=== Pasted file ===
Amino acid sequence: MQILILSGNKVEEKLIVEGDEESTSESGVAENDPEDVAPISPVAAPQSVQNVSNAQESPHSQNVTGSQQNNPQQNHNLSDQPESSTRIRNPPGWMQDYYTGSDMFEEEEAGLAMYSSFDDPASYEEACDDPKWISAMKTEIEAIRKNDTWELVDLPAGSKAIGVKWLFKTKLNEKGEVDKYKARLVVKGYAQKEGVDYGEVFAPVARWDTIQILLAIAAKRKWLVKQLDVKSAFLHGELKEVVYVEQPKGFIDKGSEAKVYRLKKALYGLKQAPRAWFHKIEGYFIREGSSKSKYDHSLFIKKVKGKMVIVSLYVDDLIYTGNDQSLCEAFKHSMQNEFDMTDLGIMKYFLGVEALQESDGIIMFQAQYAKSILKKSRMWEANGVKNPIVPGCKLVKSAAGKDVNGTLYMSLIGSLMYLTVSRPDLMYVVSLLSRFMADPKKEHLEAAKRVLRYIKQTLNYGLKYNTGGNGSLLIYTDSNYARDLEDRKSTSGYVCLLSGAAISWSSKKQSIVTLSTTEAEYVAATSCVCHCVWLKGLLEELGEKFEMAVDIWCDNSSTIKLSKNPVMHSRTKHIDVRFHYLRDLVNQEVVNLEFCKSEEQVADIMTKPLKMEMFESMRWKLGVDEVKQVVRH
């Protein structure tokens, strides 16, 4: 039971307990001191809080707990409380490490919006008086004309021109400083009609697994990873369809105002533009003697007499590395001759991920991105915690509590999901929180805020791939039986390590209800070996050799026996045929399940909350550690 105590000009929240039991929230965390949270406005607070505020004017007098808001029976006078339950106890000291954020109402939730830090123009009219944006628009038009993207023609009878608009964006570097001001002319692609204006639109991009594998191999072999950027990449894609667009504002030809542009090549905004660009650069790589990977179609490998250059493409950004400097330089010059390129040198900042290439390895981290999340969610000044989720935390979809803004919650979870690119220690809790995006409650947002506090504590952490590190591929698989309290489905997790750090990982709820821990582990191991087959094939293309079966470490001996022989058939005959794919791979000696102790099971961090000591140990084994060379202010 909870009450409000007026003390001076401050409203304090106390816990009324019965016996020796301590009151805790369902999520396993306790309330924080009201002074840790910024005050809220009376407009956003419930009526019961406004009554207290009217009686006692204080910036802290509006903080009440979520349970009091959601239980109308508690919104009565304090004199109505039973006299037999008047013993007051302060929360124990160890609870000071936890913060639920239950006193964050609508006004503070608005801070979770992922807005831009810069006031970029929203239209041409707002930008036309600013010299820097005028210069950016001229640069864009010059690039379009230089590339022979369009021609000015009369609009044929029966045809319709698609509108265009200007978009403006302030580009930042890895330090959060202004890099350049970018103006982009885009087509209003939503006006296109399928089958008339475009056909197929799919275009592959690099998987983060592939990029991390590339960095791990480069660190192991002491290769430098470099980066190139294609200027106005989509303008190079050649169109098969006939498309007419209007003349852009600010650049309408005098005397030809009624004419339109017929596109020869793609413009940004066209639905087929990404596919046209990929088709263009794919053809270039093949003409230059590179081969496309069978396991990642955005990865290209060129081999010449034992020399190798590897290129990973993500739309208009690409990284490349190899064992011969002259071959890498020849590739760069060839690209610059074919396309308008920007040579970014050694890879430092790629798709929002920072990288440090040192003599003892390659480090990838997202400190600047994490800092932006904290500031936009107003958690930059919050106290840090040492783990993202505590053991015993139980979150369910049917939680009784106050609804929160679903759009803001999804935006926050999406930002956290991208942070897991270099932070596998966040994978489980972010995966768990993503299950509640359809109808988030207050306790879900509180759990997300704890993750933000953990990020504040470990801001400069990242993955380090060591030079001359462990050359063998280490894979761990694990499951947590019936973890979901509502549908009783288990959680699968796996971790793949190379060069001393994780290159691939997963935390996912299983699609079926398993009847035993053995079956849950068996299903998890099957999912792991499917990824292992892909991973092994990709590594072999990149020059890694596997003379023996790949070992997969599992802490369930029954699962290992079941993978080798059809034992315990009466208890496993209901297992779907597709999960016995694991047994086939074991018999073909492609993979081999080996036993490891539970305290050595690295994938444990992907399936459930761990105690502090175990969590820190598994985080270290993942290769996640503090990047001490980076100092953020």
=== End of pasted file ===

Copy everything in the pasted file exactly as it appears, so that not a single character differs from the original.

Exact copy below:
Amino acid sequence: MQILILSGNKVEEKLIVEGDEESTSESGVAENDPEDVAPISPVAAPQSVQNVSNAQESPHSQNVTGSQQNNPQQNHNLSDQPESSTRIRNPPGWMQDYYTGSDMFEEEEAGLAMYSSFDDPASYEEACDDPKWISAMKTEIEAIRKNDTWELVDLPAGSKAIGVKWLFKTKLNEKGEVDKYKARLVVKGYAQKEGVDYGEVFAPVARWDTIQILLAIAAKRKWLVKQLDVKSAFLHGELKEVVYVEQPKGFIDKGSEAKVYRLKKALYGLKQAPRAWFHKIEGYFIREGSSKSKYDHSLFIKKVKGKMVIVSLYVDDLIYTGNDQSLCEAFKHSMQNEFDMTDLGIMKYFLGVEALQESDGIIMFQAQYAKSILKKSRMWEANGVKNPIVPGCKLVKSAAGKDVNGTLYMSLIGSLMYLTVSRPDLMYVVSLLSRFMADPKKEHLEAAKRVLRYIKQTLNYGLKYNTGGNGSLLIYTDSNYARDLEDRKSTSGYVCLLSGAAISWSSKKQSIVTLSTTEAEYVAATSCVCHCVWLKGLLEELGEKFEMAVDIWCDNSSTIKLSKNPVMHSRTKHIDVRFHYLRDLVNQEVVNLEFCKSEEQVADIMTKPLKMEMFESMRWKLGVDEVKQVVRH
């Protein structure tokens, strides 16, 4: 039971307990001191809080707990409380490490919006008086004309021109400083009609697994990873369809105002533009003697007499590395001759991920991105915690509590999901929180805020791939039986390590209800070996050799026996045929399940909350550690 105590000009929240039991929230965390949270406005607070505020004017007098808001029976006078339950106890000291954020109402939730830090123009009219944006628009038009993207023609009878608009964006570097001001002319692609204006639109991009594998191999072999950027990449894609667009504002030809542009090549905004660009650069790589990977179609490998250059493409950004400097330089010059390129040198900042290439390895981290999340969610000044989720935390979809803004919650979870690119220690809790995006409650947002506090504590952490590190591929698989309290489905997790750090990982709820821990582990191991087959094939293309079966470490001996022989058939005959794919791979000696102790099971961090000591140990084994060379202010 909870009450409000007026003390001076401050409203304090106390816990009324019965016996020796301590009151805790369902999520396993306790309330924080009201002074840790910024005050809220009376407009956003419930009526019961406004009554207290009217009686006692204080910036802290509006903080009440979520349970009091959601239980109308508690919104009565304090004199109505039973006299037999008047013993007051302060929360124990160890609870000071936890913060639920239950006193964050609508006004503070608005801070979770992922807005831009810069006031970029929203239209041409707002930008036309600013010299820097005028210069950016001229640069864009010059690039379009230089590339022979369009021609000015009369609009044929029966045809319709698609509108265009200007978009403006302030580009930042890895330090959060202004890099350049970018103006982009885009087509209003939503006006296109399928089958008339475009056909197929799919275009592959690099998987983060592939990029991390590339960095791990480069660190192991002491290769430098470099980066190139294609200027106005989509303008190079050649169109098969006939498309007419209007003349852009600010650049309408005098005397030809009624004419339109017929596109020869793609413009940004066209639905087929990404596919046209990929088709263009794919053809270039093949003409230059590179081969496309069978396991990642955005990865290209060129081999010449034992020399190798590897290129990973993500739309208009690409990284490349190899064992011969002259071959890498020849590739760069060839690209610059074919396309308008920007040579970014050694890879430092790629798709929002920072990288440090040192003599003892390659480090990838997202400190600047994490800092932006904290500031936009107003958690930059919050106290840090040492783990993202505590053991015993139980979150369910049917939680009784106050609804929160679903759009803001999804935006926050999406930002956290991208942070897991270099932070596998966040994978489980972010995966768990993503299950509640359809109808988030207050306790879900509180759990997300704890993750933000953990990020504040470990801001400069990242993955380090060591030079001359462990050359063998280490894979761990694990499951947590019936973890979901509502549908009783288990959680699968796996971790793949190379060069001393994780290159691939997963935390996912299983699609079926398993009847035993053995079956849950068996299903998890099957999912792991499917990824292992892909991973092994990709590594072999990149020059890694596997003379023996790949070992997969599992802490369930029954699962290992079941993978080798059809034992315990009466208890496993209901297992779907597709999960016995694991047994086939074991018999073909492609993979081999080996036993490891539970305290050595690295994938444990992907399936459930761990105690502090175990969590820190598994985080270290993942290769996640503090990047001490980076100092953020």